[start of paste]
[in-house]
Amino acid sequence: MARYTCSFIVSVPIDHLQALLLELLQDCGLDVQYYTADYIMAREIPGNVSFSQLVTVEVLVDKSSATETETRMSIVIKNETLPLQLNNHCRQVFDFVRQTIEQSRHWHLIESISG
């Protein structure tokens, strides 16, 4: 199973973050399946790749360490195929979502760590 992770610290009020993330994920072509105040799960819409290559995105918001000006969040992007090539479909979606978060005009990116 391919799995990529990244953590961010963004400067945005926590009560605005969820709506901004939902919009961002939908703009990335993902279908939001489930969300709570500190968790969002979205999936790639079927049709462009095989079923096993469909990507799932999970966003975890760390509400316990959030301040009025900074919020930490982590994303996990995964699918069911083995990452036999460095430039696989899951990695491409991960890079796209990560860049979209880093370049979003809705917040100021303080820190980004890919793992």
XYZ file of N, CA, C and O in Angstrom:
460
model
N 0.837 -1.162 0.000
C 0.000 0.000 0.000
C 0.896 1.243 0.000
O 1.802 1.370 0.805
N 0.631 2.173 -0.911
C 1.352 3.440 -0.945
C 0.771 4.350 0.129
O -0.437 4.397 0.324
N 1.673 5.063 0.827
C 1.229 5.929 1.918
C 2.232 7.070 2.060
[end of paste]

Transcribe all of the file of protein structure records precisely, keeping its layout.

[in-house]
Amino acid sequence: MARYTCSFIVSVPIDHLQALLLELLQDCGLDVQYYTADYIMAREIPGNVSFSQLVTVEVLVDKSSATETETRMSIVIKNETLPLQLNNHCRQVFDFVRQTIEQSRHWHLIESISG
């Protein structure tokens, strides 16, 4: 199973973050399946790749360490195929979502760590 992770610290009020993330994920072509105040799960819409290559995105918001000006969040992007090539479909979606978060005009990116 391919799995990529990244953590961010963004400067945005926590009560605005969820709506901004939902919009961002939908703009990335993902279908939001489930969300709570500190968790969002979205999936790639079927049709462009095989079923096993469909990507799932999970966003975890760390509400316990959030301040009025900074919020930490982590994303996990995964699918069911083995990452036999460095430039696989899951990695491409991960890079796209990560860049979209880093370049979003809705917040100021303080820190980004890919793992």
XYZ file of N, CA, C and O in Angstrom:
460
model
N 0.837 -1.162 0.000
C 0.000 0.000 0.000
C 0.896 1.243 0.000
O 1.802 1.370 0.805
N 0.631 2.173 -0.911
C 1.352 3.440 -0.945
C 0.771 4.350 0.129
O -0.437 4.397 0.324
N 1.673 5.063 0.827
C 1.229 5.929 1.918
C 2.232 7.070 2.060